An example of atheoretical research would be a study that described the media mergers and acquisitions that occurred in a specific year. A conceptually based study of the same phenomenon might be one that applied strategic theory to understand the common market, competitive, or resource conditions among the companies that launched mergers and acquisitions in that year, rather than focusing on the details of the mergers themselves. Findings from the conceptually based study could be used to understand or predict future mergers and acquisitions in the industry, whereas the atheoretical study would be valuable primarily to business historians as documentation of the events in a particular year.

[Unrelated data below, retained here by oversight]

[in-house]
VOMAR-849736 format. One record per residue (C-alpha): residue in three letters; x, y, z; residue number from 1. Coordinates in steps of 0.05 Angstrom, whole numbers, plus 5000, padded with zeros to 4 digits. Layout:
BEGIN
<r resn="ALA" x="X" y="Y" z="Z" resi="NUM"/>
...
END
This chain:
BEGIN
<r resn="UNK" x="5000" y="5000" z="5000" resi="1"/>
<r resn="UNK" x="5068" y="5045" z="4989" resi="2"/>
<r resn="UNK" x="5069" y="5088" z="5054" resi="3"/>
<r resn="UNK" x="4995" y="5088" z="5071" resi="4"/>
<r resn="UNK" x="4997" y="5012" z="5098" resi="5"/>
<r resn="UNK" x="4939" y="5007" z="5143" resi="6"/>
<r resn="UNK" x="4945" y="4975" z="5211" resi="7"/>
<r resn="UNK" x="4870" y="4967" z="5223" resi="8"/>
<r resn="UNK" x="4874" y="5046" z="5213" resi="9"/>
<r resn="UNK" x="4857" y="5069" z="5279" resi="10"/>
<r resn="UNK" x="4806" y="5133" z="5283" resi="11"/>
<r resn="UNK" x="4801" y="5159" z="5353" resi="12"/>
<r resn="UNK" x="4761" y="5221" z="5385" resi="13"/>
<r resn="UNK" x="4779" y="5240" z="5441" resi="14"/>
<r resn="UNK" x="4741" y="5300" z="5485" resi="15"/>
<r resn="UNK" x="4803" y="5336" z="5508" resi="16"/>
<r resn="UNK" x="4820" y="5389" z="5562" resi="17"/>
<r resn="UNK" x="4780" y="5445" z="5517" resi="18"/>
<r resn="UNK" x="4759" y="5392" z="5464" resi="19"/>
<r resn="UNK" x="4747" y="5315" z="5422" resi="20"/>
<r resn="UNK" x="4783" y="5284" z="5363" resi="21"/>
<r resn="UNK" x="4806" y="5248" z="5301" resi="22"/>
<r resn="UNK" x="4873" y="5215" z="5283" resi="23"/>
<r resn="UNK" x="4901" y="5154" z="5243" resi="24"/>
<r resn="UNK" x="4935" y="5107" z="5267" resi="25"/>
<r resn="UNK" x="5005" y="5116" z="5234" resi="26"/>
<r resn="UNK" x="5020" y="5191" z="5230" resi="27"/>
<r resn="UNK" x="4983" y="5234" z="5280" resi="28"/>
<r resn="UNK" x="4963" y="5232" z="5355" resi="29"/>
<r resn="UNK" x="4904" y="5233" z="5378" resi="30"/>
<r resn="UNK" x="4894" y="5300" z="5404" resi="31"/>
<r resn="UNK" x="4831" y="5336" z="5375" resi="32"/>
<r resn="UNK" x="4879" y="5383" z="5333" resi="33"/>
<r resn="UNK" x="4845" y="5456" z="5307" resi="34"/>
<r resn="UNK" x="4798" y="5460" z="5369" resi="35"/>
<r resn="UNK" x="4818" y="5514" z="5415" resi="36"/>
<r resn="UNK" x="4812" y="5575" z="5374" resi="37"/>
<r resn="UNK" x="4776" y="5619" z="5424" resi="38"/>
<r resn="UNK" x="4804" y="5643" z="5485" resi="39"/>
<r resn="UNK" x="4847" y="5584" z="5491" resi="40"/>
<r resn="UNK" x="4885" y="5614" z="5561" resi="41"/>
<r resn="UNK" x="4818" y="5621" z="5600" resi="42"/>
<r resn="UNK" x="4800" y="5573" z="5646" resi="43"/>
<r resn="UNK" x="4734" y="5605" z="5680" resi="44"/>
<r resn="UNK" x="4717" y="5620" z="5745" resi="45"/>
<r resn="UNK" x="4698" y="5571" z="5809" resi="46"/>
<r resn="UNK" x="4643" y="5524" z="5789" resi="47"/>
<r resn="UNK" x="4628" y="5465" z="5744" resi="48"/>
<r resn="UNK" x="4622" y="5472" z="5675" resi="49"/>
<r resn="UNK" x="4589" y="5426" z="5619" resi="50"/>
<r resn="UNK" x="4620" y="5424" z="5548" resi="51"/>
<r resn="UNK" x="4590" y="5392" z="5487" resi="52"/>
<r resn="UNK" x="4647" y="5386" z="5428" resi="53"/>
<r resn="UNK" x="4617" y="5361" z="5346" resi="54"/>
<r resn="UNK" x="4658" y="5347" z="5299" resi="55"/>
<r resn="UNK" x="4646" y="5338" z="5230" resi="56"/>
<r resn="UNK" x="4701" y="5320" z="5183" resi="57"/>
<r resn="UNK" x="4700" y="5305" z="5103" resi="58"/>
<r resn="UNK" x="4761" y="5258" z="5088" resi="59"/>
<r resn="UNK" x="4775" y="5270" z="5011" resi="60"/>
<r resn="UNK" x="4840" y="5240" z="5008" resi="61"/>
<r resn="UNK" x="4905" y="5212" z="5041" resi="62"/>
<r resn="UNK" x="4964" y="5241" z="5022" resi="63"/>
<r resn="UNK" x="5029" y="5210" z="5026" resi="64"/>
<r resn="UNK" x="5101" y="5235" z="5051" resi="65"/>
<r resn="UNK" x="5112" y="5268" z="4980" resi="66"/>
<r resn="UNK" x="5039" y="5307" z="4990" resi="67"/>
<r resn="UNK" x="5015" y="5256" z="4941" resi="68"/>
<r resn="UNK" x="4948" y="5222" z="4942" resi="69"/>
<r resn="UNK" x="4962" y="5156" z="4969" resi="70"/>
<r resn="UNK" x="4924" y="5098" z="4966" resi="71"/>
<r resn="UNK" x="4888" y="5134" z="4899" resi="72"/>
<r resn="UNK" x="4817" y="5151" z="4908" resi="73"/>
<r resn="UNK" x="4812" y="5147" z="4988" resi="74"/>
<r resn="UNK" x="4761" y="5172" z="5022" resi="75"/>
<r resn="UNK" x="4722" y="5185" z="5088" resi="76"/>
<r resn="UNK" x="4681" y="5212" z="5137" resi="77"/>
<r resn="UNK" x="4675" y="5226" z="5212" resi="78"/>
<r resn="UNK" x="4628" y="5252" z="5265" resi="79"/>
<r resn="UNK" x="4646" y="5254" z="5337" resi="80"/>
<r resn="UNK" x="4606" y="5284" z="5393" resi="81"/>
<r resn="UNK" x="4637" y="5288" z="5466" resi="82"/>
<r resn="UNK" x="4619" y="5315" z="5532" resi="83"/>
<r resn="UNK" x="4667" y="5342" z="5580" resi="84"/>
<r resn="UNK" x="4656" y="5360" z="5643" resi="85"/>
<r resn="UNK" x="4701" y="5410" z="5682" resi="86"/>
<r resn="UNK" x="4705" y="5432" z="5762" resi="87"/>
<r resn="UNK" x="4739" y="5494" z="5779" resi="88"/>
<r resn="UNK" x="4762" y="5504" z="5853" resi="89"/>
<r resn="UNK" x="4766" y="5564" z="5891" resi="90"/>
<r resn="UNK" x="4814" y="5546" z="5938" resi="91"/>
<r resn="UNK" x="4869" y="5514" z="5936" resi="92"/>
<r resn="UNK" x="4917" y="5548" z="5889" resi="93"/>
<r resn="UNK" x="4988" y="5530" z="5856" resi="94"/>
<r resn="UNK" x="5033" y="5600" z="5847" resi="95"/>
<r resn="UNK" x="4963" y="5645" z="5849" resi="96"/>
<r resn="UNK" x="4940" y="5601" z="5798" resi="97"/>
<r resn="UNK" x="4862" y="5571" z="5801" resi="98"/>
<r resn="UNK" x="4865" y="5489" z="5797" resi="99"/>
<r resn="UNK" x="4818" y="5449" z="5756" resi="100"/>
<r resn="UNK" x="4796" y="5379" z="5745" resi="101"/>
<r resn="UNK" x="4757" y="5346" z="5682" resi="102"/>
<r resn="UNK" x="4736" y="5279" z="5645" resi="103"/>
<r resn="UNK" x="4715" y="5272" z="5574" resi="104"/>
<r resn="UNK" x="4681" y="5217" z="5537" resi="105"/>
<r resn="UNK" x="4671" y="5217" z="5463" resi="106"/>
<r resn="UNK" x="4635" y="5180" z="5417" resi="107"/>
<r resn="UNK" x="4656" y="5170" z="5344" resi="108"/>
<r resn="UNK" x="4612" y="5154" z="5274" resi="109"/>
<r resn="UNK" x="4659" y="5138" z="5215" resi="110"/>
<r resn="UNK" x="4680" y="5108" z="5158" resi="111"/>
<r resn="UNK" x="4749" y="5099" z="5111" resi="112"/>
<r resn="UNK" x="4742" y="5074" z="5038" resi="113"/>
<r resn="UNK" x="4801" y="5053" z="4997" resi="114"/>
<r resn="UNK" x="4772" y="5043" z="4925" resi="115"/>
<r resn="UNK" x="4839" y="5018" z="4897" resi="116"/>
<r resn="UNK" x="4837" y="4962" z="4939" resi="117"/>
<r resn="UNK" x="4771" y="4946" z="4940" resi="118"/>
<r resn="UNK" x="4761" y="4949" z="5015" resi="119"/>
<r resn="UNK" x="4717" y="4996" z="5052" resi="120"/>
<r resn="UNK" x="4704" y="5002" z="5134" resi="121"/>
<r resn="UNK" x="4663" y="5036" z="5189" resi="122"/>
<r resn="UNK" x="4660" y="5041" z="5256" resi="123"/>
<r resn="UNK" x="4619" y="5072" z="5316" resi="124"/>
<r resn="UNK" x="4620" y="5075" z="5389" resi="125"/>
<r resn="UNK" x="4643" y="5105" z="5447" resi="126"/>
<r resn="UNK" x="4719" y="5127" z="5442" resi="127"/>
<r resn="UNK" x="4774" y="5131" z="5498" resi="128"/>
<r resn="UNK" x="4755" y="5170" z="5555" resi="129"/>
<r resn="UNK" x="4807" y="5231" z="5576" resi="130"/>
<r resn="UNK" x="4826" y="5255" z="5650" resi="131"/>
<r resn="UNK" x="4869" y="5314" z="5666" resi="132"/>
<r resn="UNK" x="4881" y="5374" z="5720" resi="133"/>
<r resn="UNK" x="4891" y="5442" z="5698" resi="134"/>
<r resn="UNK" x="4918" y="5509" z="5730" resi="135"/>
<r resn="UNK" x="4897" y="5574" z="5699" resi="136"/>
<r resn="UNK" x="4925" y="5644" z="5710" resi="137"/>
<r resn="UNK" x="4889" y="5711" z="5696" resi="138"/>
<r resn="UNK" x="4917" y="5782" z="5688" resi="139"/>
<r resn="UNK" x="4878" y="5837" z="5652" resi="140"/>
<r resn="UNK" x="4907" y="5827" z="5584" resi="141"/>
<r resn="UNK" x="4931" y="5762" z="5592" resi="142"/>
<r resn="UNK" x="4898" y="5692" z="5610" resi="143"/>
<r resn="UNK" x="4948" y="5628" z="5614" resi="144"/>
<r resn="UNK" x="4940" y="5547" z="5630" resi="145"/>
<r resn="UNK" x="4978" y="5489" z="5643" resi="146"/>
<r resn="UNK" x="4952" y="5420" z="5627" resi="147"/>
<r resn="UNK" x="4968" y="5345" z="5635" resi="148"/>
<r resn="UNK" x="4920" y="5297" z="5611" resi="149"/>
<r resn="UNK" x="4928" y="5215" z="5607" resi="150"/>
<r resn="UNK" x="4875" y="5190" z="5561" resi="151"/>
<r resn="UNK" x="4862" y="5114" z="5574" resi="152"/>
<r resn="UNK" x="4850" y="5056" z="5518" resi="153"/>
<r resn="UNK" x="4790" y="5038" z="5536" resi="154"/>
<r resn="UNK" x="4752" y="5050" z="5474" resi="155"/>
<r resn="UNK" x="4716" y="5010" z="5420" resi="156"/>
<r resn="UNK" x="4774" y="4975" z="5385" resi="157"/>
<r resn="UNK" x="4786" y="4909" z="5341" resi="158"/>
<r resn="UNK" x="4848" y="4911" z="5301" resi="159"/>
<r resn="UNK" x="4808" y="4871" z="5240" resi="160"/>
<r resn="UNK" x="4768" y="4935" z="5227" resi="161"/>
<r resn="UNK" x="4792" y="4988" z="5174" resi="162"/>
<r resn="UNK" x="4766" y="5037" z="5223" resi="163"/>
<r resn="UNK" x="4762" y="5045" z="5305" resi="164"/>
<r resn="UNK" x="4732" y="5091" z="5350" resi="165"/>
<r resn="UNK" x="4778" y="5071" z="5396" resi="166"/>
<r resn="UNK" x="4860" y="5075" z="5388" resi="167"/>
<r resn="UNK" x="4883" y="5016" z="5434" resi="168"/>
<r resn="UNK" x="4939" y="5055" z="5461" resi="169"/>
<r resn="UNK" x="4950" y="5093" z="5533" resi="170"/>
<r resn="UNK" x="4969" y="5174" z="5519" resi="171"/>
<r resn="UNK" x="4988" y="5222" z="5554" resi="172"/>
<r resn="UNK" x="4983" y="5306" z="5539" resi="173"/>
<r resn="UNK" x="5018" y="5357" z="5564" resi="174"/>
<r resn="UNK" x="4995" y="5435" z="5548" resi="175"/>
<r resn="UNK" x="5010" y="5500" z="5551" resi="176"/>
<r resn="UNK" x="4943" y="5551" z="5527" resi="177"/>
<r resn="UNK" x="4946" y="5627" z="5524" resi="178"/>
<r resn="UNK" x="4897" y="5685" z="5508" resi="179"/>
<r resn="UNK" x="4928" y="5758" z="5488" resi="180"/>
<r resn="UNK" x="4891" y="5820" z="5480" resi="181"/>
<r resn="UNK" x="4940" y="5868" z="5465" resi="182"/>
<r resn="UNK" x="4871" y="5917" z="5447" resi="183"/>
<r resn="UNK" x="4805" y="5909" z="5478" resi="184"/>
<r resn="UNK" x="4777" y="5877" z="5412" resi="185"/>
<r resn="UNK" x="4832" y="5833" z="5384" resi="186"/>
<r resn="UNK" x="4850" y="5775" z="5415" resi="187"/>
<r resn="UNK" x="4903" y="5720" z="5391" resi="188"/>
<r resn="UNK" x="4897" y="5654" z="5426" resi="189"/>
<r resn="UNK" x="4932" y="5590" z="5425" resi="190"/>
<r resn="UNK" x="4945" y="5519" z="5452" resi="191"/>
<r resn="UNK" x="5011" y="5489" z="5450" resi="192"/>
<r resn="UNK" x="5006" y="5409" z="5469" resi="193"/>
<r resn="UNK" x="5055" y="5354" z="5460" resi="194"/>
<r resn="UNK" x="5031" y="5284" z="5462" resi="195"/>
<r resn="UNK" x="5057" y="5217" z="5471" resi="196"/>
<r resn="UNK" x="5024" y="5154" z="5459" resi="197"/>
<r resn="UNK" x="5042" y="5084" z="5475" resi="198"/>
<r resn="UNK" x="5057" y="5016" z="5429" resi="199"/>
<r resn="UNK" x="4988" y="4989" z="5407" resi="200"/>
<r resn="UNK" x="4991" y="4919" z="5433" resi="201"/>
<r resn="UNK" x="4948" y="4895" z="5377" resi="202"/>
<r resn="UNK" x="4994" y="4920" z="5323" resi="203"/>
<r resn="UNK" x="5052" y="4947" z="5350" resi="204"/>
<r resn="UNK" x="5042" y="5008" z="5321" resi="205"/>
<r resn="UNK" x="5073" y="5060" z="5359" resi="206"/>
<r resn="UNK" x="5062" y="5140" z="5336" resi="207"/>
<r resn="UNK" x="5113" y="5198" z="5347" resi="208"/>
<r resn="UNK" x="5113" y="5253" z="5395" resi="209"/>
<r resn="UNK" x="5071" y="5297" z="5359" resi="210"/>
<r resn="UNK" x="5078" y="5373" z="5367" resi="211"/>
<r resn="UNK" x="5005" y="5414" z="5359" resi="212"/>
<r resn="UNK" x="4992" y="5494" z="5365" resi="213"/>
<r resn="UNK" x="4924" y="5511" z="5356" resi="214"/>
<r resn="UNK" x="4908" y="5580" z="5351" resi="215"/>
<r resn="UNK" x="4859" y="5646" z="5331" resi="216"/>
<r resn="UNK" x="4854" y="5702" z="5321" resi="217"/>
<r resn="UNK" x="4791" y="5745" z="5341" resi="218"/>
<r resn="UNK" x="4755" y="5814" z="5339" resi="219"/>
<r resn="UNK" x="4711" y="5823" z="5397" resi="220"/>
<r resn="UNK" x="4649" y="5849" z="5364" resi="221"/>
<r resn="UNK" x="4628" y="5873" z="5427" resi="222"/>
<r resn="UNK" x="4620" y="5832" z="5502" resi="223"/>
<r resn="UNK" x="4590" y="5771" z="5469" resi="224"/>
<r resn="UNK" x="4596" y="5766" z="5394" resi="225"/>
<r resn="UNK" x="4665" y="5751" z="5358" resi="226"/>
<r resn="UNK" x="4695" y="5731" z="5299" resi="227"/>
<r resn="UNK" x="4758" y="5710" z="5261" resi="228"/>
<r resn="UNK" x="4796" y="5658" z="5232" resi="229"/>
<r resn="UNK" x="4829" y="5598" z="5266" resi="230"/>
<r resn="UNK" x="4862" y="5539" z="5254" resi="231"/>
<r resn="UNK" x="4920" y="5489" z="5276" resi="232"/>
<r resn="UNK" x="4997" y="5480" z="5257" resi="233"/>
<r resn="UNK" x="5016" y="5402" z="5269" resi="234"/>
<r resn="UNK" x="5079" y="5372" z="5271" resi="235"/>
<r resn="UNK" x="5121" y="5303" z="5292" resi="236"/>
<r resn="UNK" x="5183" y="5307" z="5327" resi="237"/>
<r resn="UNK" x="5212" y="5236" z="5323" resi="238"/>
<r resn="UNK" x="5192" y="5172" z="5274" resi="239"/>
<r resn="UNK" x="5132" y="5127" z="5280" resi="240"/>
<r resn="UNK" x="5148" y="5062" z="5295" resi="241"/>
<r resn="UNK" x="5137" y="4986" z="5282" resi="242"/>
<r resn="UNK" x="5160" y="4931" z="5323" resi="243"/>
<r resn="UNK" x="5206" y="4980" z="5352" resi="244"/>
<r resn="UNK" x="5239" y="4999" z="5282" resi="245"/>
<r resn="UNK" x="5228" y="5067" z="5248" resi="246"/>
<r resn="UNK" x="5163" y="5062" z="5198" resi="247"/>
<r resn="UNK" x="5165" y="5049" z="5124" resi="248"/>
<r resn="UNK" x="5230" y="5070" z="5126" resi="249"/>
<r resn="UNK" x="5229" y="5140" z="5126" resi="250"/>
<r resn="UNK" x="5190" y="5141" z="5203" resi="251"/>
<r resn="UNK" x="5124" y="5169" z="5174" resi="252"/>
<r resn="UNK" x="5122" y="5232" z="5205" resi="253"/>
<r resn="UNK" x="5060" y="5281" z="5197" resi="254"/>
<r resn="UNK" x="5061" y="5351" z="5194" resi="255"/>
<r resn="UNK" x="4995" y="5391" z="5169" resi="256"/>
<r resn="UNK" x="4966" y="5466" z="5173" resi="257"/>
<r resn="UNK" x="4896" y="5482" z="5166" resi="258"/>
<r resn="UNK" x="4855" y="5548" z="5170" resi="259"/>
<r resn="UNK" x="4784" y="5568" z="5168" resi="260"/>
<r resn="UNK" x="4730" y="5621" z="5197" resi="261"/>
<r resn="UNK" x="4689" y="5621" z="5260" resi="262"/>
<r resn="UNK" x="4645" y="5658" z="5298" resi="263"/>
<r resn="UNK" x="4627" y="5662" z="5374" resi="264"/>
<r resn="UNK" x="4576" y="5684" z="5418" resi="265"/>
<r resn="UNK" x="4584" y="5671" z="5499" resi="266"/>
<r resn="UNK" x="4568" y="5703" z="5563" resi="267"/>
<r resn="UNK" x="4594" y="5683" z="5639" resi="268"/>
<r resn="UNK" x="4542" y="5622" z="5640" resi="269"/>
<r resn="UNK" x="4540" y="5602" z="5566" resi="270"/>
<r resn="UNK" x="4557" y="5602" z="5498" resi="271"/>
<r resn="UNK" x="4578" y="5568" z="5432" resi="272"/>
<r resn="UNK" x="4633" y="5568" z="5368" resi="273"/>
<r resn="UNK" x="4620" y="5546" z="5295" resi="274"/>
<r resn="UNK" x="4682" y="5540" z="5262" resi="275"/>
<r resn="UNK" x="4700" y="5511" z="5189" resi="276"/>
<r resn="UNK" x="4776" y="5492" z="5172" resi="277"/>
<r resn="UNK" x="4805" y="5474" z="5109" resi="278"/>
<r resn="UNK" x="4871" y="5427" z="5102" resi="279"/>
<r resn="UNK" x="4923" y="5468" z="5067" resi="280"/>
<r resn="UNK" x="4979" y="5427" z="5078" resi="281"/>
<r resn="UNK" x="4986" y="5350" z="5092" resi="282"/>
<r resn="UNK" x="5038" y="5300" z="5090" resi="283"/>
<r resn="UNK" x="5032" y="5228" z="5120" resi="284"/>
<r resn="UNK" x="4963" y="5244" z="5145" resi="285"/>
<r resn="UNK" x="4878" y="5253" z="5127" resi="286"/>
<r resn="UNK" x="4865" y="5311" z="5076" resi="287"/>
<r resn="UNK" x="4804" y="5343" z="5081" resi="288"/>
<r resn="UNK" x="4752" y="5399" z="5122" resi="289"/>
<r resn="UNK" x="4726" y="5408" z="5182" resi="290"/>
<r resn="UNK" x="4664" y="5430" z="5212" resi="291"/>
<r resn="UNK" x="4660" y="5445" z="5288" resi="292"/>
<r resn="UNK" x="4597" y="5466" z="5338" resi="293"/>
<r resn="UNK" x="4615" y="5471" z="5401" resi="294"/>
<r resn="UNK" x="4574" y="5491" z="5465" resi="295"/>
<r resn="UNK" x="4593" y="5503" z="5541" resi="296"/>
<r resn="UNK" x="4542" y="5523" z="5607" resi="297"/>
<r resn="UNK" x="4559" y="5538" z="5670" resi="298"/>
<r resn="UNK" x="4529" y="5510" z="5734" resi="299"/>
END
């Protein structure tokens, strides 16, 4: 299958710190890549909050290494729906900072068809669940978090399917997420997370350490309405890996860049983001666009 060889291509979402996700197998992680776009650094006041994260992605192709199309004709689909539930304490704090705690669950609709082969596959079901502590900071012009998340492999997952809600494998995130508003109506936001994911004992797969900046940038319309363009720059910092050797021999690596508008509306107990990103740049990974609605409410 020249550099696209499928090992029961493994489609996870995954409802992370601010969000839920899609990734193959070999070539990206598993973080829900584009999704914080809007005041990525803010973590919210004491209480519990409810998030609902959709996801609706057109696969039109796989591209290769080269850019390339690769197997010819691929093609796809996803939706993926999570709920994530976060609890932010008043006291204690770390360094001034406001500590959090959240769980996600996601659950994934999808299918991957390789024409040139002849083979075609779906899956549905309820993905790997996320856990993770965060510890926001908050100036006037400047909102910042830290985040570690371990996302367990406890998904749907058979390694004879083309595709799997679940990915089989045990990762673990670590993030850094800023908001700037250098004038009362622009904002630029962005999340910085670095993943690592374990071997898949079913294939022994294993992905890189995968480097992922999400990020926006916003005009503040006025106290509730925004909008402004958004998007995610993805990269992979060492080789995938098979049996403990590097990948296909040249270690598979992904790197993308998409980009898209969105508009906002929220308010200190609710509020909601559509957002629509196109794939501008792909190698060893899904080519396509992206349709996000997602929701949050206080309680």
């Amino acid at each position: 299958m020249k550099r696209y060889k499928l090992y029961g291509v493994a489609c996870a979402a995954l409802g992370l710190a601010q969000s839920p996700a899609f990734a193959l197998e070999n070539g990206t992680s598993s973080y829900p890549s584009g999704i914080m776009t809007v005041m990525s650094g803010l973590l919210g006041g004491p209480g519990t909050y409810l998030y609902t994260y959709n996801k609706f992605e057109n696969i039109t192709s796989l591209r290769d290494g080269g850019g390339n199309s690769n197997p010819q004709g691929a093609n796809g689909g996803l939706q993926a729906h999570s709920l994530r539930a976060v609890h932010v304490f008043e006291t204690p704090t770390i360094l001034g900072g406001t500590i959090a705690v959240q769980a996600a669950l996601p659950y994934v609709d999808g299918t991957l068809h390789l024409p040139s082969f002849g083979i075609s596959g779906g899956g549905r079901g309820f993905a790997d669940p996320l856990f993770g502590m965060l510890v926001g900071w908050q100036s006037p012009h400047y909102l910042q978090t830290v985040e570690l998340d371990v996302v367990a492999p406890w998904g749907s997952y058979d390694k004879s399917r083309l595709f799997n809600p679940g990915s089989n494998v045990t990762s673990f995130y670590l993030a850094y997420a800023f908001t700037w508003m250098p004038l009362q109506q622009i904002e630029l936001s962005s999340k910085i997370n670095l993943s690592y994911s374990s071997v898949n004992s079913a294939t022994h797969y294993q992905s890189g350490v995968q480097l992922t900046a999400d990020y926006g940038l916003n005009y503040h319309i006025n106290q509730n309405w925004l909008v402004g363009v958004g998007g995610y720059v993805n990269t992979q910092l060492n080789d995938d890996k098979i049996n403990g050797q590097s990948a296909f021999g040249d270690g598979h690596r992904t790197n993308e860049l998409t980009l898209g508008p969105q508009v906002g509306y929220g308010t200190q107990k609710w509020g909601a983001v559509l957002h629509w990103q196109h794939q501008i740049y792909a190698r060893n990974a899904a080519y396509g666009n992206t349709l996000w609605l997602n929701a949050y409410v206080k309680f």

In summary then, in its abstraction from the specific to the general, theory allows us to recognize, understand, and solve problems that have similar underlying factors, even though on the surface the problems may seem dissimilar. Theory allows us to predict probabilities, but not certainties, in human behavior.

In media management research, most theory is drawn from the larger field of organizational studies and, in principle, is based on similar constructs. Management theory is considered distinct from economic theory, although both microeconomic and management theory focus on organizational-level phenomena. Also, management research often, although not always, includes economic performance among the dependent variables examined. Management science is seen as one of the applied sciences that would serve managers in a similar way as the physical sciences serve engineers. This particular positivist understanding of the practice of science is the main principle of research into management (Reed, 1996).